Reviewed by Raymond DeLuca, Harvard University. Emma Widdis. Socialist Senses: Film, Feeling, and The Soviet Subject, 1917-1940. Indiana: Indiana University Press, 2017. 407 pp.  In Socialist Senses: Film, Feeling, and the Soviet Subject, 1917-1940, Emma Widdis offers a groundbreaking history of early Soviet cinema. The October Revolution, Widdis argues, inspired a radical, albeit undertheorized, cultural project of transforming human sensory experience. Cinema, moreover, became an important medium of this sensorial revolution. The moving image could simultaneously depict reimagined sensory encounters onscreen and, what’s more, could emotionally, psychologically, and physically make itself felt on its spectators. Film, then, helped transform Soviet citizens’ relationship to their material world. Drawing on a wide array of films, Widdis reveals how this sensory project, beginning with the 1920s avant-garde, evolved from one of transforming external sensations (i.e., touch, sight) to one of reeducating internal sensations (i.e., emotions, feelings) under the Stalinist doctrine of Socialist Realism. In Chapter One, “Avant-Garde Sensations,” Widdis recounts the origins of the Soviet avant-garde’s preoccupation with the material and textural qualities of artistic production, what, in …

Dying in Full Detail: Mortality and Digital Documentary

Review by Gwynne Fulton, Concordia University Malkowski, Jennifer. Dying in Full Detail: Mortality and Digital Documentary. Durham: Duke University Press, 2017. 264 pp. In Dying in Full Detail: Mortality and Digital Documentary, Jennifer Malkowski, Professor of Film & Media Studies at Smith College, looks at the intersection of death (as a corporeal and physiological process) and documentary (as a genre and mode of representation) in the digital era. Malkowski’s critical reappraisal of documentary death interrogates the desire to represent death in “full detail,” from analogue photography and film through live-streaming of digital video on mobile platforms. The desire to capture death, Malkowski notes, has “attracted many cameras” (3). It has been variously subject to cultural taboo and fascination; it persists in many modes and across multiple media, serving shifting social and political functions. In “Looking at War,” Susan Sontag registers 1945 as a pivotal turning point in representations of “death in the making.”1 New mobile lightweight technologies registered the brutal cost of modern warfare as never before, impelling debate about the incredible risk and imperious ethical necessity …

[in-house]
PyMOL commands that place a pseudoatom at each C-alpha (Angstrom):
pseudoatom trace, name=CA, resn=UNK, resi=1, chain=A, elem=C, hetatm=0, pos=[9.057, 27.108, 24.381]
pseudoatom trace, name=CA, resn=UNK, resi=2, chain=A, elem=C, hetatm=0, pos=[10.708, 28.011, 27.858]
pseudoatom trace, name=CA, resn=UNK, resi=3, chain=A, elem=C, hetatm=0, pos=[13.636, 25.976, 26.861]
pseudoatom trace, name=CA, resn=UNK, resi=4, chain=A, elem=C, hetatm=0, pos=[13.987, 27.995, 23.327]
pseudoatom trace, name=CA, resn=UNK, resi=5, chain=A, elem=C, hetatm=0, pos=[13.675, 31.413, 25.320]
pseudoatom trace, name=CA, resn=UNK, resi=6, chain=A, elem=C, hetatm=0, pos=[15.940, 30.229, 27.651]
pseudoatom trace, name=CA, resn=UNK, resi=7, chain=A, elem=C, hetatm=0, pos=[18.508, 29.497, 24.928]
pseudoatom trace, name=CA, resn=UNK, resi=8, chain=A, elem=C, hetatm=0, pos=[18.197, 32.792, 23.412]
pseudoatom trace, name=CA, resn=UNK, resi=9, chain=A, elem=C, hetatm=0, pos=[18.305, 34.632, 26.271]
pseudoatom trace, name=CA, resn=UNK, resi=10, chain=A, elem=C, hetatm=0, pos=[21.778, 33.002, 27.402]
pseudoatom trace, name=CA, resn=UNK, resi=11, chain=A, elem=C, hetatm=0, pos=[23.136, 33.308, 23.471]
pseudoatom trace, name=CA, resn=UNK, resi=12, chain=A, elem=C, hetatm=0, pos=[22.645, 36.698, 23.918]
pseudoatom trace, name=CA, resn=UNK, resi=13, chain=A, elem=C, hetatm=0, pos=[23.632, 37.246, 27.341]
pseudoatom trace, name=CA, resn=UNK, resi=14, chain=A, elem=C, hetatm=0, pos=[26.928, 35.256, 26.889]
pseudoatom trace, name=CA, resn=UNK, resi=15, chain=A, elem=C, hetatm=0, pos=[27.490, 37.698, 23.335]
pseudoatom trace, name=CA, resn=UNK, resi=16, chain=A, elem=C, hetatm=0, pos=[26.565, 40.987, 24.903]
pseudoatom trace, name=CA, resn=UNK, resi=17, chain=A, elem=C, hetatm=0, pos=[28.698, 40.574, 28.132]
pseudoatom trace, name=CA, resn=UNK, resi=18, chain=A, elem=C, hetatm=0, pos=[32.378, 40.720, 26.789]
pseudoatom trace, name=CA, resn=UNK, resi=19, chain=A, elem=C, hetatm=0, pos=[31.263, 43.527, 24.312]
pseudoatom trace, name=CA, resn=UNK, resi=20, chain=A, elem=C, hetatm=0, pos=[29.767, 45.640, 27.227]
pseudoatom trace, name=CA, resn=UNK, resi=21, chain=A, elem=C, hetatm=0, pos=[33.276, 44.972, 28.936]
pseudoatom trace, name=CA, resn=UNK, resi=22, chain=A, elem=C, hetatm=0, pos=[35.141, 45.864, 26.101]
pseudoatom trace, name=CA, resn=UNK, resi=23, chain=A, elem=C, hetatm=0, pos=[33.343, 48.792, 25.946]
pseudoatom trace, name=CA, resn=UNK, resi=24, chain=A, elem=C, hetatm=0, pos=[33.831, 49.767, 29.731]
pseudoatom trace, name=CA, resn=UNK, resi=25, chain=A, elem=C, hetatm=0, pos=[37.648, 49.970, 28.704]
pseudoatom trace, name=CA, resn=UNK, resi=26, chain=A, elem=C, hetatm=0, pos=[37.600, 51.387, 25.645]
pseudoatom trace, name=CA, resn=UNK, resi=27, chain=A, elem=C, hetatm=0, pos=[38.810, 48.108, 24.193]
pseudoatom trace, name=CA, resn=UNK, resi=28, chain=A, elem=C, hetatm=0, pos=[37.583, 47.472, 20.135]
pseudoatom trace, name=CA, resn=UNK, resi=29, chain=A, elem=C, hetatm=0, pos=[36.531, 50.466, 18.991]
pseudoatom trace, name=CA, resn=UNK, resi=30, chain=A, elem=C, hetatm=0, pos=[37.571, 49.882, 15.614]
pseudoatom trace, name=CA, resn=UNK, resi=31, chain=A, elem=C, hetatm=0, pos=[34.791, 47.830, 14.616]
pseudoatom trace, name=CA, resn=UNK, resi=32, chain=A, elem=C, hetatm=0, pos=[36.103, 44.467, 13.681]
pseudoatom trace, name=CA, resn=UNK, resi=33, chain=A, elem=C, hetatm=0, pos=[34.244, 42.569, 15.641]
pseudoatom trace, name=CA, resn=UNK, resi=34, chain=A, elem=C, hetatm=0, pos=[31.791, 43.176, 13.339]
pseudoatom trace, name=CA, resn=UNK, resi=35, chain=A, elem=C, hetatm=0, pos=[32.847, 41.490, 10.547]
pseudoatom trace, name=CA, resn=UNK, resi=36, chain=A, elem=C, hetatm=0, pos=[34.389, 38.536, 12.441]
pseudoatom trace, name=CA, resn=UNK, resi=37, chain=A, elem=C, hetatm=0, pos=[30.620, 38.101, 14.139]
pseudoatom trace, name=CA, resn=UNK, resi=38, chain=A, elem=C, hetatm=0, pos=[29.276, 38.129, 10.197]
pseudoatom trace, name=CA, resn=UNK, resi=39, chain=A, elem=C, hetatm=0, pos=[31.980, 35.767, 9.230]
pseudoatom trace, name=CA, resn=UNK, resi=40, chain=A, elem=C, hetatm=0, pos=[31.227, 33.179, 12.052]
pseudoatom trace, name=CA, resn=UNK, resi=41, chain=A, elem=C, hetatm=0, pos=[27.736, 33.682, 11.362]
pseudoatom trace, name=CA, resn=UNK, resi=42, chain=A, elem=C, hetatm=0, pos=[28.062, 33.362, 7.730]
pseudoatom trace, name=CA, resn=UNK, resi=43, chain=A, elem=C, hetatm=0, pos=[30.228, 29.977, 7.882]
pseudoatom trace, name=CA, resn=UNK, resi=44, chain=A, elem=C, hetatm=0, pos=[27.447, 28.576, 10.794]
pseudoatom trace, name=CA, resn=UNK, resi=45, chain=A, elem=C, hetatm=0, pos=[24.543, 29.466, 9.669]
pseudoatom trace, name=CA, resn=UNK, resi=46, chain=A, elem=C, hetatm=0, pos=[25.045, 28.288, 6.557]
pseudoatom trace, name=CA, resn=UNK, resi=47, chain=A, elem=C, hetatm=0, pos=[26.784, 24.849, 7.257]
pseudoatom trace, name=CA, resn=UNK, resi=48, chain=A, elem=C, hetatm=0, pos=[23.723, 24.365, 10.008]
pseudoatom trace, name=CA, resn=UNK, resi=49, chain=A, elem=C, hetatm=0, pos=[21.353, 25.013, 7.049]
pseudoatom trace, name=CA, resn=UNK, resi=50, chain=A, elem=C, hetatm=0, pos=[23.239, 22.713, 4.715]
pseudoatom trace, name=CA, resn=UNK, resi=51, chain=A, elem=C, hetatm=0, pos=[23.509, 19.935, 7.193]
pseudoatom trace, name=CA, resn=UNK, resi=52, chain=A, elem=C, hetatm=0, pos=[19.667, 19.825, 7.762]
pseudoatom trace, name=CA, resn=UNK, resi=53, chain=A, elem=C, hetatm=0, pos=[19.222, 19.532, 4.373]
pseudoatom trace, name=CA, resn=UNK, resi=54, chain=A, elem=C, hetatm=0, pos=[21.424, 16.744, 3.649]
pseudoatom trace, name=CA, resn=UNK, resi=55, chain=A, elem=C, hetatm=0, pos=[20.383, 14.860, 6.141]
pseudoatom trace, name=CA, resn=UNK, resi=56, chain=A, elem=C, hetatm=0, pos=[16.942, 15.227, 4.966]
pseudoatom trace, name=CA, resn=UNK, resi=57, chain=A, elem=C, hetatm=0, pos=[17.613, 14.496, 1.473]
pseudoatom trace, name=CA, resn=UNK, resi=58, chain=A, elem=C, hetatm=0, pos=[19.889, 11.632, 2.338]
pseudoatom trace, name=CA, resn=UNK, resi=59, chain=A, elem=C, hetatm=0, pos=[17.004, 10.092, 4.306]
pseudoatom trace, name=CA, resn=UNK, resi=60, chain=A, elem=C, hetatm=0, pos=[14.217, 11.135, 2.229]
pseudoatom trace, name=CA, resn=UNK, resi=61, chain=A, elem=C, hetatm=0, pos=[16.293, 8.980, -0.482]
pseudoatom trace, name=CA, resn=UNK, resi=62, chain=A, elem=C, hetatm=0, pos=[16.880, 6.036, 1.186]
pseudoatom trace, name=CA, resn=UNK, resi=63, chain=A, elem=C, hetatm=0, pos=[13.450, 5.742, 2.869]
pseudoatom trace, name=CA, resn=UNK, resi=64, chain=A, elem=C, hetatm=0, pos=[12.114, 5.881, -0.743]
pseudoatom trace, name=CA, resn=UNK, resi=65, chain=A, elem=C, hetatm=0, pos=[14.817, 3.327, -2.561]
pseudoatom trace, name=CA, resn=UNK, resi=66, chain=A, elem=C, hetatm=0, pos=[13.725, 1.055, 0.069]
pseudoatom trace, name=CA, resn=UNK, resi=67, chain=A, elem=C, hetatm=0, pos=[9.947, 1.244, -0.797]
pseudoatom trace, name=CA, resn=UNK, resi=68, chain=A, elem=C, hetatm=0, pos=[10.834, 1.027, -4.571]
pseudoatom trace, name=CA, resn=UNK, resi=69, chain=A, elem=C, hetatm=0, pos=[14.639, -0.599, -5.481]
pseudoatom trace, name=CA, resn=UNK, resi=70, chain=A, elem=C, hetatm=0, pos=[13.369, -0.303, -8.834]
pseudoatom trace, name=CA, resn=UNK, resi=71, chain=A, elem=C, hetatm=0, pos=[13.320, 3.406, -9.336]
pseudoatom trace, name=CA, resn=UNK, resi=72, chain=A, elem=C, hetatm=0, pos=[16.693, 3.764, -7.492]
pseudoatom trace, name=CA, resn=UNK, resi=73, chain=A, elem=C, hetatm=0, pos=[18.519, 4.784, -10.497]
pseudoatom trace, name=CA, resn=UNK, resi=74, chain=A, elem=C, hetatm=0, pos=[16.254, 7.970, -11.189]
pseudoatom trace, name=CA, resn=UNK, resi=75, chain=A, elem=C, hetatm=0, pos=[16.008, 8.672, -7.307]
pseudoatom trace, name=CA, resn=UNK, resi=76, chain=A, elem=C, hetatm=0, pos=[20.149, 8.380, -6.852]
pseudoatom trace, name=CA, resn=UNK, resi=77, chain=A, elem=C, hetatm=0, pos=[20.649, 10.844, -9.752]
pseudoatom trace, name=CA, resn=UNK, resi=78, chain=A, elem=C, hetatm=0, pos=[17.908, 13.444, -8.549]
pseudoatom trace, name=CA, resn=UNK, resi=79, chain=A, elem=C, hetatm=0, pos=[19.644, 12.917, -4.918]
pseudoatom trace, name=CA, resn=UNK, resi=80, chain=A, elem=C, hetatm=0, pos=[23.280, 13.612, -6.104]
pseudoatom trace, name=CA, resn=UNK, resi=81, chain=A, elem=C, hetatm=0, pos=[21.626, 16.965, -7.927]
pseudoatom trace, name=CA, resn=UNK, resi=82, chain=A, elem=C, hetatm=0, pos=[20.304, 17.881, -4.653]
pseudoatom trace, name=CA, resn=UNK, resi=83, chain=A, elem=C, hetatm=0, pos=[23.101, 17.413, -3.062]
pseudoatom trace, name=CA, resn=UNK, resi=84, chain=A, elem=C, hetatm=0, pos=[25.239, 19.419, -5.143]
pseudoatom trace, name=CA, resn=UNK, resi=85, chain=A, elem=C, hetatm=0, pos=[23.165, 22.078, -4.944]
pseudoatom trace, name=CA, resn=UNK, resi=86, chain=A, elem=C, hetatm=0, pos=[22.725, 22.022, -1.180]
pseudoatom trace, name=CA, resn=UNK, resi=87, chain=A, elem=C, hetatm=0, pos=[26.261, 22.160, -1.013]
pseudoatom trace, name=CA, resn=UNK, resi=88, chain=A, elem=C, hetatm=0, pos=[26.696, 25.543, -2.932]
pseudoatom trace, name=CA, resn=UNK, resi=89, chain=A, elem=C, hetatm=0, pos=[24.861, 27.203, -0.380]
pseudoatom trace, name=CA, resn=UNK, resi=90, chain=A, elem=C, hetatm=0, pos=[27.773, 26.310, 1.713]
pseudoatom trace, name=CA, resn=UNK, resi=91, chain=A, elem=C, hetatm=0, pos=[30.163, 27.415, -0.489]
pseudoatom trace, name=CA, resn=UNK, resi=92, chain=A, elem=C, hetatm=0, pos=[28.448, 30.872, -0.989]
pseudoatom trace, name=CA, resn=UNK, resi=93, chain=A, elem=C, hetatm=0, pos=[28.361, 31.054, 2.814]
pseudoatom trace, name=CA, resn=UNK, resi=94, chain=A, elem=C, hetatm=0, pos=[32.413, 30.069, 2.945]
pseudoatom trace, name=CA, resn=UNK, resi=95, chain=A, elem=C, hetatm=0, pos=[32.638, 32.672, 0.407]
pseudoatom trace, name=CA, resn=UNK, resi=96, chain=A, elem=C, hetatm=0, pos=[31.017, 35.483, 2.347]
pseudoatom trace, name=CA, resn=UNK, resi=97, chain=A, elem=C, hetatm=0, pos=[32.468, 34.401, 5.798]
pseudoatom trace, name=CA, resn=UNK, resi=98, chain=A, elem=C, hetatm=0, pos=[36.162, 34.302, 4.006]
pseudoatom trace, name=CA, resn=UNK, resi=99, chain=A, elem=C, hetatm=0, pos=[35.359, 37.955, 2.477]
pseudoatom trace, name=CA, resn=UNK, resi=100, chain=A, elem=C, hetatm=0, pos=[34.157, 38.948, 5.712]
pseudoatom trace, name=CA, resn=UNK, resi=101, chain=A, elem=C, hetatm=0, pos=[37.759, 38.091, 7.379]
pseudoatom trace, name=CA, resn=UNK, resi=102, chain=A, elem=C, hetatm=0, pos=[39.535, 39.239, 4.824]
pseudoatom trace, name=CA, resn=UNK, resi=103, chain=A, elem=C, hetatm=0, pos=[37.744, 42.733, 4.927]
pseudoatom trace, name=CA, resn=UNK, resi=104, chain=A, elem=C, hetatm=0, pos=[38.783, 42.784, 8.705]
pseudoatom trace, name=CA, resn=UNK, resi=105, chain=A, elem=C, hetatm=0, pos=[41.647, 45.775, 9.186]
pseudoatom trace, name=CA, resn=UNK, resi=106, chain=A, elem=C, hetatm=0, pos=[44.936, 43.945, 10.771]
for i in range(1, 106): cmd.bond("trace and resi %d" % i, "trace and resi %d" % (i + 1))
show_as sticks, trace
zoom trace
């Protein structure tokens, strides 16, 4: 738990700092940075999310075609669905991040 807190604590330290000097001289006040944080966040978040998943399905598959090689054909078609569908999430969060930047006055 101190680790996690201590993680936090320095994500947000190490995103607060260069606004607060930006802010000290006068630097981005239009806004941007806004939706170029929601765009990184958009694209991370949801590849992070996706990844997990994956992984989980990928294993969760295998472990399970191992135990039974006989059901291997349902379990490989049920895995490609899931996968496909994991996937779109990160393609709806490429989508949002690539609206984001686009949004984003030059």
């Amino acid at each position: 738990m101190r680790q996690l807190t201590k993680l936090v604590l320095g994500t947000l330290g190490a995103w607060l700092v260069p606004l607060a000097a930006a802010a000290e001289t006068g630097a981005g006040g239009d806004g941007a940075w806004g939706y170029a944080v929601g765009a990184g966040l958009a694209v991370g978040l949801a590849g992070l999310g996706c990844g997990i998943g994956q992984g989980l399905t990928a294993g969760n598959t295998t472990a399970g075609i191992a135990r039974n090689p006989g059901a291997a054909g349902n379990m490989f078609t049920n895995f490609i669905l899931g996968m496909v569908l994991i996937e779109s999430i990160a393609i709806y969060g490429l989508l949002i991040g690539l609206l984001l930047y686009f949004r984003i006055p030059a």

My East Is Your West

Review by Sophie Knezic, University of Melbourne. Shilpa Gupta and Rashid Rana, My East Is Your West. 56th Venice Biennale. May 5 – October 31, 2015. A satellite exhibition of the 56th Venice Biennale, My East is Your West was presented at the Palazzo Benzon, whose interior architecture of adjoining rooms, narrow corridors and cordoned-off, dimly-lit spaces suggested a mise en abyme of thresholds and crossings. Commissioned by the Gujral Foundation, conceived by its Director Feroze Gujral, and curated by Martina Mazzotta and Natasha Ginwala, the exhibition juxtaposed Pakistani artist Rashid Rana and Indian artist Shilpa Gupta’s respective explorations of geographical divides and subcontinental tensions. As nations locked in postcolonial conflict for much of the second half of the 20th century, neither India nor Pakistan has had the privilege of a permanent national pavilion at Venice, making this a particularly pointed curatorial pairing. Choosing to deploy a method of appropriation, Rana covered two walls with pixelated digital prints of two canonical works from Western art history: Caravaggio’s Judith Slaying Holofernes (1598-99) and Jacques Louis David’s Oath of the Horatii (1784), …